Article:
UW Richland hosts English immersion program for Japanese exchange students
Local teens share their culture and language
words—and I’ve learned that they are very good at writing English.”
In addition to Boothe, Nick Hefty, Platteville, Clara McGlynn, Reedsburg, and Julie Mulvaney-Kemp, Viroqua, are back for a second
year with this annual program. Back for their third year are Cassie Bauer, Mauston, Amanda Larson, New Lisbon, and Tiffany Schumer,
The American teens plan weeks in advance for this program, preparing activities to help support language and cultural learning.
Once the program gets underway, local teens are an around-the-clock support network. They eat meals, go to classes, take part in
activities and share living quarters with the Japanese teens.
In addition to four professional ESL teachers, the program staff includes a number of area people—on-site coordinator Jessica
Laeseke, Muscoda; Pat Meuer, Cobb; Aasha Dobbs, Richland Center; Antonio Thomas, a recent UW-Richland graduate from Madison;
and interpreter David Kopitzke, Richland Center.
The students—both American and Japanese—have been out and about in the community. They’ve enjoyed roller skating, shopping,
and bowling. They had a picnic and played frisbee golf. On campus, they enjoyed a deejay dance. All these activities help acquaint the
Japanese students with daily life American-style.
“For these 58 Japanese students, Richland Center is truly their first taste of America,” Laeseke said. “Other than airports and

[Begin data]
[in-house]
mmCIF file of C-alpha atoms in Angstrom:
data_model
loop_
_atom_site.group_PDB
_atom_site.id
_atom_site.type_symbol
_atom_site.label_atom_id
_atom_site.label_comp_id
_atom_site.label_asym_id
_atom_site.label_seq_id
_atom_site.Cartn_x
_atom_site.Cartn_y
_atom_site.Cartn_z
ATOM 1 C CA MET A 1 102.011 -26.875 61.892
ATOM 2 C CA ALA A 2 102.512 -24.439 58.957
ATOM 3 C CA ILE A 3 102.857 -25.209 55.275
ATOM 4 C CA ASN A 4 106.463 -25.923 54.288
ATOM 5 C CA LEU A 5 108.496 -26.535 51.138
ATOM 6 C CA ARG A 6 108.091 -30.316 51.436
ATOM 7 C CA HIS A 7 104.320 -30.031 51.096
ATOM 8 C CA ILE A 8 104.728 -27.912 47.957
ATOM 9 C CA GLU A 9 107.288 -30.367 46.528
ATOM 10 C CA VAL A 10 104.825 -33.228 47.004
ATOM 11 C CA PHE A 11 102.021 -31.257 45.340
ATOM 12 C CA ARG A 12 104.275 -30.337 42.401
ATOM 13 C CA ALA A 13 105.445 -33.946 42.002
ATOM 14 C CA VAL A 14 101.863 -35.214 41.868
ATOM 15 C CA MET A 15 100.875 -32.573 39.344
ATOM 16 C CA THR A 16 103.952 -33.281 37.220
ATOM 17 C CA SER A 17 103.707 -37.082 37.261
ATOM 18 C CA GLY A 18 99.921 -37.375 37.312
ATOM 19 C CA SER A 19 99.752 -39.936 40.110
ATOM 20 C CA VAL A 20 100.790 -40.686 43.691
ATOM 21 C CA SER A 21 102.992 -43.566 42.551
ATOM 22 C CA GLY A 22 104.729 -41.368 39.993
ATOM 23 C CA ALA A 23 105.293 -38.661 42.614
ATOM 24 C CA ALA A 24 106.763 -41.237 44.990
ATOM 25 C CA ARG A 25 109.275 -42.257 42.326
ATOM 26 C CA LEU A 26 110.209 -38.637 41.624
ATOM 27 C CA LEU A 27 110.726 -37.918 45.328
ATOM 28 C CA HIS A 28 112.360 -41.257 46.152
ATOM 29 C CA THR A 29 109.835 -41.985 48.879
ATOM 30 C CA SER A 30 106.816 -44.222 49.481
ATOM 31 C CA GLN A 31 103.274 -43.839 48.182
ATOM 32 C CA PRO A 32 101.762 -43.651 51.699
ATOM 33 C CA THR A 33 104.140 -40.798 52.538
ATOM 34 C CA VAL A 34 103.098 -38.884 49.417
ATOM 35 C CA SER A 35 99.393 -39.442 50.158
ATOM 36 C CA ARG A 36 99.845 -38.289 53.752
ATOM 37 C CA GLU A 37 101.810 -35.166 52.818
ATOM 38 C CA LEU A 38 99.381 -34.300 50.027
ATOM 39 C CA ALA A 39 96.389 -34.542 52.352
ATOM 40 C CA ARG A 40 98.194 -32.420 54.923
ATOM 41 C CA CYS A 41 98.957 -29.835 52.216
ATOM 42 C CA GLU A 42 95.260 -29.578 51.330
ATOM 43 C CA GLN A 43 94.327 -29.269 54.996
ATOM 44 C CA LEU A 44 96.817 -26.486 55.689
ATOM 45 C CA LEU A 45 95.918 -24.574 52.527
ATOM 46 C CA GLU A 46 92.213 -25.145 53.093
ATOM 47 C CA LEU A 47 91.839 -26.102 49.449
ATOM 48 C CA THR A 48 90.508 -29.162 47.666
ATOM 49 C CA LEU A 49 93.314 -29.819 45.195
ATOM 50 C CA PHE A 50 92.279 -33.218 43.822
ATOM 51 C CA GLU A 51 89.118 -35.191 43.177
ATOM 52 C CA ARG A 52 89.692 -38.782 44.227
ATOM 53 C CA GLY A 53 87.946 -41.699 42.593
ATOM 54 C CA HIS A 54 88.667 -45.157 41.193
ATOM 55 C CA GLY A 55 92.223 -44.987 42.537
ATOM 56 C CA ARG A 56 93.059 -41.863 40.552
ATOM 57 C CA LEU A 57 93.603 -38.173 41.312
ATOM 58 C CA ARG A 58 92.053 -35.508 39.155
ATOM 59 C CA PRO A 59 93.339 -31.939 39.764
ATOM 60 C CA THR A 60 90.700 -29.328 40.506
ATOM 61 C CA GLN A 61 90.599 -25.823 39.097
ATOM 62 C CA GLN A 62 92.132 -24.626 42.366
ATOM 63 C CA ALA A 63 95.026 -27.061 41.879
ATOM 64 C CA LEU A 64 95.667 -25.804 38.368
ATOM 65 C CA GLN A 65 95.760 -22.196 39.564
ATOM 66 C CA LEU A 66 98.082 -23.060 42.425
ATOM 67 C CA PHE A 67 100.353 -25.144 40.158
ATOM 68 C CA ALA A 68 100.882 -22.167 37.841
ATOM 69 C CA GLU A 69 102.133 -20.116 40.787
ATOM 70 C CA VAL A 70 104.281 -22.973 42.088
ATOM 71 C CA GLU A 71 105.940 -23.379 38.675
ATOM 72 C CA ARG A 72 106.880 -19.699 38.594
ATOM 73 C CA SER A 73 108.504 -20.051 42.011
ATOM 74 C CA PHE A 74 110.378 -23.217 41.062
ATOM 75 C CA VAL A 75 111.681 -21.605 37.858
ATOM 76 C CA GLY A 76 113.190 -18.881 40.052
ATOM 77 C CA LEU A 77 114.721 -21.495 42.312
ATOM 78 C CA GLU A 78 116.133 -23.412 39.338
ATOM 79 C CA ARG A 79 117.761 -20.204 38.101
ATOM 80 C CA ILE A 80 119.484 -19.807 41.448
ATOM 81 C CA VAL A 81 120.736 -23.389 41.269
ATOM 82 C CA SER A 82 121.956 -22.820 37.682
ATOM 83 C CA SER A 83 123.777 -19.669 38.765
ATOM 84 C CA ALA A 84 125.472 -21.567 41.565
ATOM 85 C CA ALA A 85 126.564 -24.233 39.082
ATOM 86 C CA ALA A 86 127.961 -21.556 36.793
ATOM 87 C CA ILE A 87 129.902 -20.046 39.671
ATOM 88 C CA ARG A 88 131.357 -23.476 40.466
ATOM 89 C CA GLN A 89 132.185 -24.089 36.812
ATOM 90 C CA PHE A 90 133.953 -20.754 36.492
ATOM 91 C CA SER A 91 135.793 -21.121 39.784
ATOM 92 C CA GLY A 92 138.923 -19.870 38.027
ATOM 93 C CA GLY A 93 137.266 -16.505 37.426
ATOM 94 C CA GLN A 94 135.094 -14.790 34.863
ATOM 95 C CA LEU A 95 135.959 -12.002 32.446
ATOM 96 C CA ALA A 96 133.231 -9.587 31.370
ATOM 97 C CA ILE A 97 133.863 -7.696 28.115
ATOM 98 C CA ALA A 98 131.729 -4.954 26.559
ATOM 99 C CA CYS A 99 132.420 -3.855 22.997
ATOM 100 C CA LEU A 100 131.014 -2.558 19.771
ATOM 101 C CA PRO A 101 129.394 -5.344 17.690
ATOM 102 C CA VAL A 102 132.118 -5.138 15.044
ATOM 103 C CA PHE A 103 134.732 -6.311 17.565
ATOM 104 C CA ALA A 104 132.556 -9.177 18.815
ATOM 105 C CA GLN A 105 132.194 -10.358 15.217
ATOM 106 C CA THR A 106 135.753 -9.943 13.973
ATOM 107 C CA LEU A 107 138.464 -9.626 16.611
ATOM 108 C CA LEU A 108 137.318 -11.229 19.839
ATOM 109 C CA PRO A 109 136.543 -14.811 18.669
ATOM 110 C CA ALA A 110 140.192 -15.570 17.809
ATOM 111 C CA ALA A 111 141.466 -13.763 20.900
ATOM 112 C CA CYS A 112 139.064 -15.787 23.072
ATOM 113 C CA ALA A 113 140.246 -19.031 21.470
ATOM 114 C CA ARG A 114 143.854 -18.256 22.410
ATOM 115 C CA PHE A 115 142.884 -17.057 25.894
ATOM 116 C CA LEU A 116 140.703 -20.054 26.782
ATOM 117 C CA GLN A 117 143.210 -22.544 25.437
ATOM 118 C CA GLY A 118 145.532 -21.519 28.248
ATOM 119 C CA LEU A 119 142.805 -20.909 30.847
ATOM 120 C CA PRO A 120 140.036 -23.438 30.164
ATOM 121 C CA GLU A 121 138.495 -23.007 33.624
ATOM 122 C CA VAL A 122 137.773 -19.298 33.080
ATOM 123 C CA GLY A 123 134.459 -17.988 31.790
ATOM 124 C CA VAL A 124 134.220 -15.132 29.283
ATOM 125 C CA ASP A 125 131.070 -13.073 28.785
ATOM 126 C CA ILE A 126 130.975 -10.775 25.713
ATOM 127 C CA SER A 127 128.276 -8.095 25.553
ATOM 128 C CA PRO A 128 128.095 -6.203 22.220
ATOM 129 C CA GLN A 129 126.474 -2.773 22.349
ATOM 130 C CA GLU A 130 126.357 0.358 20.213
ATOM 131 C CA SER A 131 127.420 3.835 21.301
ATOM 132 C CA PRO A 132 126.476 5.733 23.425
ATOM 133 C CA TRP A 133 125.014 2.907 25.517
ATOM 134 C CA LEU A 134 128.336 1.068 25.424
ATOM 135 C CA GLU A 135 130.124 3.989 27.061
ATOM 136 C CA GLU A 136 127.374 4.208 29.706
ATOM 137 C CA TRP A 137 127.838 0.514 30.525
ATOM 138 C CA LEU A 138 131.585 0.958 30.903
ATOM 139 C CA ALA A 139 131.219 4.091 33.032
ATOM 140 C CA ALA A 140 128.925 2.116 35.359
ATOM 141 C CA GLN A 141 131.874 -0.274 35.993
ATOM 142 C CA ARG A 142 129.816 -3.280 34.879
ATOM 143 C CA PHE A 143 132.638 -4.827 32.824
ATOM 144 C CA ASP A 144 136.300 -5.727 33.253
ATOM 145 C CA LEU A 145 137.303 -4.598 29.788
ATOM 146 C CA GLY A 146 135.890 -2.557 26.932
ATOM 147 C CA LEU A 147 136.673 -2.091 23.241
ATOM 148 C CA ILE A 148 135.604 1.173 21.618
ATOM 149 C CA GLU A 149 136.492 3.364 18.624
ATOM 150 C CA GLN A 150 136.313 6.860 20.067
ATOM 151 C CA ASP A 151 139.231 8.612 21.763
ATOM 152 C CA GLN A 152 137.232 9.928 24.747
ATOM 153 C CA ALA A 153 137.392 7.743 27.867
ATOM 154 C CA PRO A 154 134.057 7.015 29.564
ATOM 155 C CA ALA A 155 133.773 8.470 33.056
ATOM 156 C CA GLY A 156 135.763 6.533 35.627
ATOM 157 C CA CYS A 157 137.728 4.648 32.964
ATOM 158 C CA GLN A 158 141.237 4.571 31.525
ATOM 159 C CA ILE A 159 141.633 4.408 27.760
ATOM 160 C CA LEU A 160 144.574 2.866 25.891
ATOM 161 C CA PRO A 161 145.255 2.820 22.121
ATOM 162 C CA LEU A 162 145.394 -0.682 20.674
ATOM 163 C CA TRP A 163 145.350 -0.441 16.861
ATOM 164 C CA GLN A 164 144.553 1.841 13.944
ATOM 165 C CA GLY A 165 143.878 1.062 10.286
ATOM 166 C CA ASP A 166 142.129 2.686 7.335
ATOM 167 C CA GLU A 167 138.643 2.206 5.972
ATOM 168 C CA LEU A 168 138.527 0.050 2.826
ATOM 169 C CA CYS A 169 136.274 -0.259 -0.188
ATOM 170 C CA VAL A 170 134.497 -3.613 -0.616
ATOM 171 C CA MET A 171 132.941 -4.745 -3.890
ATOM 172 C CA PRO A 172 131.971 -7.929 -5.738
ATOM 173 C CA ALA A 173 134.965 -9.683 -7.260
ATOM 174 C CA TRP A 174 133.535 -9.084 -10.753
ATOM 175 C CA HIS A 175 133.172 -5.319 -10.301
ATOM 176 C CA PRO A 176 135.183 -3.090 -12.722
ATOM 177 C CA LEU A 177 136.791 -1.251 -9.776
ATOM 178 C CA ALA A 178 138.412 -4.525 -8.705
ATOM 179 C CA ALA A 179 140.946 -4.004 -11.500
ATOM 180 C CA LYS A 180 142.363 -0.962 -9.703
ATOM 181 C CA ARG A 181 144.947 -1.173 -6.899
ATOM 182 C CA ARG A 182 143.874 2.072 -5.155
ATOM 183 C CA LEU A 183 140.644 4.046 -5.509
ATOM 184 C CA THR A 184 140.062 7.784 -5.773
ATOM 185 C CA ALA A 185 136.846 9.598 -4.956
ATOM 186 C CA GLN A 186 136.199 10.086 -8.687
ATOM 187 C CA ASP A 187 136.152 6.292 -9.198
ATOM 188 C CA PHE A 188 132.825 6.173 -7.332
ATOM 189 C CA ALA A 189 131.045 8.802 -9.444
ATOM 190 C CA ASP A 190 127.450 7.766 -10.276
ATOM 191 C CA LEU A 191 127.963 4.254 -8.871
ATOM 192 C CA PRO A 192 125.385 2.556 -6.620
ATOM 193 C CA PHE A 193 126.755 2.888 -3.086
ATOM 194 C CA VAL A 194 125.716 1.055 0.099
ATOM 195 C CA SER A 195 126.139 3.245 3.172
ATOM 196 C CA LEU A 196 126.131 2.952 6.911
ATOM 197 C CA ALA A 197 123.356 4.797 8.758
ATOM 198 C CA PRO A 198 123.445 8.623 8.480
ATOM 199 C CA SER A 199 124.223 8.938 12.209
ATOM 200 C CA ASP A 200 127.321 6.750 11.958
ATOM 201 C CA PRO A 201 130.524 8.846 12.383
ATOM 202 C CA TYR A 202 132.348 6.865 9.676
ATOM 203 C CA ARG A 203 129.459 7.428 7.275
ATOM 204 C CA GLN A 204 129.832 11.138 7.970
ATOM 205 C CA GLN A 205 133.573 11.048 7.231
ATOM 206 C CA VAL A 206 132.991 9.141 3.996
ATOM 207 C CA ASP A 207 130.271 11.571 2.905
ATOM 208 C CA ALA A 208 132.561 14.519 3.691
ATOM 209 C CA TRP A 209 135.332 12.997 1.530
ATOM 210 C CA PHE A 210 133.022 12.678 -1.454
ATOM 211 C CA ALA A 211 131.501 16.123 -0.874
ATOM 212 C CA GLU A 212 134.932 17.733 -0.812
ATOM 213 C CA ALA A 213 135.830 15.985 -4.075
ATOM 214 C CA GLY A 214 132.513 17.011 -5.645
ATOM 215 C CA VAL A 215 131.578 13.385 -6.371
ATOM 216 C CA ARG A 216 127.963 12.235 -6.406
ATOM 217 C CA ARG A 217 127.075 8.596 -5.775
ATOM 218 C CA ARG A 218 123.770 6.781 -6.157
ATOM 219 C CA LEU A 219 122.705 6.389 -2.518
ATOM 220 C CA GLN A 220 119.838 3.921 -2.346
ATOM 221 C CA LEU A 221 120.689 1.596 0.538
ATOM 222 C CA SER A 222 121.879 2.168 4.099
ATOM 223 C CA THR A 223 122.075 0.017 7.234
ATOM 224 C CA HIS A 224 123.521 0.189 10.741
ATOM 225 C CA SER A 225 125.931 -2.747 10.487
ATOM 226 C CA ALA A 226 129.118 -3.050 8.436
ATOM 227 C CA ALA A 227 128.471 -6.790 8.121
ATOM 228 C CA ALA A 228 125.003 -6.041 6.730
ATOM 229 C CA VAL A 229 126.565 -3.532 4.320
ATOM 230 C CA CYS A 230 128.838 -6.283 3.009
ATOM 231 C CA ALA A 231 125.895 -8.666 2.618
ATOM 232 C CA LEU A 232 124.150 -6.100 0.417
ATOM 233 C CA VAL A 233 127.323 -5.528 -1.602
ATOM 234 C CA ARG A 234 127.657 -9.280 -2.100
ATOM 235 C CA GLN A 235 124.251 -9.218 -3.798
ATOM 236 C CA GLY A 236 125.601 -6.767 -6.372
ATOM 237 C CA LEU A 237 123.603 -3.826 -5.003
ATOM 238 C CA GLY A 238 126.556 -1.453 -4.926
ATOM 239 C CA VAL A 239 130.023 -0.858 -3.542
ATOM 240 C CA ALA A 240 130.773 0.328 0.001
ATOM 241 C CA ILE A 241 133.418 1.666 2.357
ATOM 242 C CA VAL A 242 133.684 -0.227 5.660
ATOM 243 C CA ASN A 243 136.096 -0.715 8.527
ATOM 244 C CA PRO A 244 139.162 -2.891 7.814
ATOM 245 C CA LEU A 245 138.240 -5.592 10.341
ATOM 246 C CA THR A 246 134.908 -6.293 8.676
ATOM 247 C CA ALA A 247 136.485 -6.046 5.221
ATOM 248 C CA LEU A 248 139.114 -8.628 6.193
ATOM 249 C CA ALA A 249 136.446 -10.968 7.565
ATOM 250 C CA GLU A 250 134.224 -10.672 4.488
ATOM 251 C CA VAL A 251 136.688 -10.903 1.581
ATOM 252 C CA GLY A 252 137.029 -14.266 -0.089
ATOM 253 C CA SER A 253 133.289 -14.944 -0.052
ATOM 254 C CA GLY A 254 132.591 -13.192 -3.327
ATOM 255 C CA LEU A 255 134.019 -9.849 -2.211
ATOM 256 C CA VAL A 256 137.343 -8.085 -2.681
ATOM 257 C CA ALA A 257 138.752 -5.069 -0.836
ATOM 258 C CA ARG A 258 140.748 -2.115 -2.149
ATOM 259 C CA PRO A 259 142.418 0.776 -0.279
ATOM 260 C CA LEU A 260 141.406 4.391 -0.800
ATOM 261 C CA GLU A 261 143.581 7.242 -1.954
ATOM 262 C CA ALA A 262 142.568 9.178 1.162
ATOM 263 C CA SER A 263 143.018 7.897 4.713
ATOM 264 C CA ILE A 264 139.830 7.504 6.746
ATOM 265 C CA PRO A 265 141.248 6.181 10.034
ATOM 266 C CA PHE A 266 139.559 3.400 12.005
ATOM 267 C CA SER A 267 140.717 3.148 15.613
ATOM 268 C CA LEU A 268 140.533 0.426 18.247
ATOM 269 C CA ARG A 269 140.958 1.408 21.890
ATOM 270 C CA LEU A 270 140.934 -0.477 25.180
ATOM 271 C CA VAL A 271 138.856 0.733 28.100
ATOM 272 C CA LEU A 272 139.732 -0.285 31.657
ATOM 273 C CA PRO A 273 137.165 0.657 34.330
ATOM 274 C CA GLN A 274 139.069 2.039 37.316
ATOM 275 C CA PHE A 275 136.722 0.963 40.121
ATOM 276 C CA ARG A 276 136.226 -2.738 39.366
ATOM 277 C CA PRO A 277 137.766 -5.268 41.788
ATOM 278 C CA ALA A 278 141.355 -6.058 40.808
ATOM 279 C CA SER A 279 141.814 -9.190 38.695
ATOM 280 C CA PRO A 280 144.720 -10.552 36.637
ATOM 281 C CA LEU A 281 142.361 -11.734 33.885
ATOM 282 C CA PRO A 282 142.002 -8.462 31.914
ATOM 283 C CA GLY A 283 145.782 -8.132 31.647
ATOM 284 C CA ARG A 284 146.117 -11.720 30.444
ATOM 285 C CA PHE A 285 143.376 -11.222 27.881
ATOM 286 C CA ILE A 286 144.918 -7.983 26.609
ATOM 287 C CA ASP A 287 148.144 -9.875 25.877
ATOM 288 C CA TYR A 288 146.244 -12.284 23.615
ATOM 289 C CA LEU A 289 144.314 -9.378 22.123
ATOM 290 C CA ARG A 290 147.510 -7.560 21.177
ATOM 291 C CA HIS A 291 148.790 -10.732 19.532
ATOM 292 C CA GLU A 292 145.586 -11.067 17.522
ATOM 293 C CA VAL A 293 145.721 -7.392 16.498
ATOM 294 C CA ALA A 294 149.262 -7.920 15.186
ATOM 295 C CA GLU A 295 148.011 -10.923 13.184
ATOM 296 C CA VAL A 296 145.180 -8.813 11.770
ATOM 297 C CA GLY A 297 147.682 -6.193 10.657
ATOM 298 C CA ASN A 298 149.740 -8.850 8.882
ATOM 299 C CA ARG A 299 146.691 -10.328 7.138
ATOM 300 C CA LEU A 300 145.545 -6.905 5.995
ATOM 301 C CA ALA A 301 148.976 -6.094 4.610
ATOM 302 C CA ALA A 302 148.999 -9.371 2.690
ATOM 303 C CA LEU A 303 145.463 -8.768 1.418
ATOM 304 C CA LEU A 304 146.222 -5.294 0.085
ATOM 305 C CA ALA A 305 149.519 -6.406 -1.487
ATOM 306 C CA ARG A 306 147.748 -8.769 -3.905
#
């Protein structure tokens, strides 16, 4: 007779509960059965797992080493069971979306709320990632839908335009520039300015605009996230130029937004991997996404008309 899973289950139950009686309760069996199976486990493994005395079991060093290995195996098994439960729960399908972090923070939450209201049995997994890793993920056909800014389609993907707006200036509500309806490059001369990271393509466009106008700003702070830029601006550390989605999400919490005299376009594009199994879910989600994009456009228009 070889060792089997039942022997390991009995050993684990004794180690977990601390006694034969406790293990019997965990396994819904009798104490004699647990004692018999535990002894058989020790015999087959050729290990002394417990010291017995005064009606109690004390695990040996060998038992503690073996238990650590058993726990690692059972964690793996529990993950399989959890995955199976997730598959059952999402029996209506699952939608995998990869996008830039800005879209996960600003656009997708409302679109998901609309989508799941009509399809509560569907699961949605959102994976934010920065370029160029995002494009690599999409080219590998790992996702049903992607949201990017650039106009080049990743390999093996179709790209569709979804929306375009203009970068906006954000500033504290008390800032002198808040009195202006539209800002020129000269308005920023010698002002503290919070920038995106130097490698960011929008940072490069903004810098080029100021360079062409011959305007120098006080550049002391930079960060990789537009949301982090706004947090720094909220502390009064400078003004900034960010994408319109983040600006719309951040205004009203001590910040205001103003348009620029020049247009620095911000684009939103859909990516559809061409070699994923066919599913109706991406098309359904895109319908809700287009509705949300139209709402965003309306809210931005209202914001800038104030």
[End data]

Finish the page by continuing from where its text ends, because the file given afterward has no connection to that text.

highways, this community is their introduction to the USA. We appreciate that the community has welcomed them. In their experiences
on campus and in the community, the students have worked very hard to improve their English speaking skills before they move on for
a year as exchange students in high schools across the country.”
For more information about UW-Richland’s Japanese program, including ways for area teens to be involved next year, visit the UW-
Richland website at richland.uwc.edu/ce and click on “Summer Youth programs.” Or contact UW-Richland Continuing Education
director Philip Denis by calling (608) 647-6186, Extension 249.
From UW Richland
“There are so many more cars here,” said Yutaro Yamada, a student
from Tokyo, Japan, one of 58 Japanese teens preparing for a year as high
school exchange students across the USA. The Japanese get their
introduction to American high school life and culture from southwest
Wisconsin teen mentors who live and study 24/7 with the Japanese July 29
– August 7 on the University of Wisconsin-Richland campus.
Yamada was amazed at both the number and different types of cars he
saw. In Tokyo, public transportation is more common. An aspect of local
summer culture he became well-acquainted with as he walked outdoors
was Wisconsin’s rich insect life. In terms of language, Yamada said, he’s
been working hard on the differences in the sounds of “R” and “L.”
Marcus Boothe, Montfort, who works with Yamada in small group
sessions, is back for his second year enthusiastically working with the UW-
Richland Youth for Understanding Japanese English as a Second Language
(ESL) students. “Meeting all these people is just great,” Boothe said. “We
teach them things and they teach us things. I’m learning some Japanese
Local students and their Japanese-students guests who
lives and studied on the UW-Richland campus July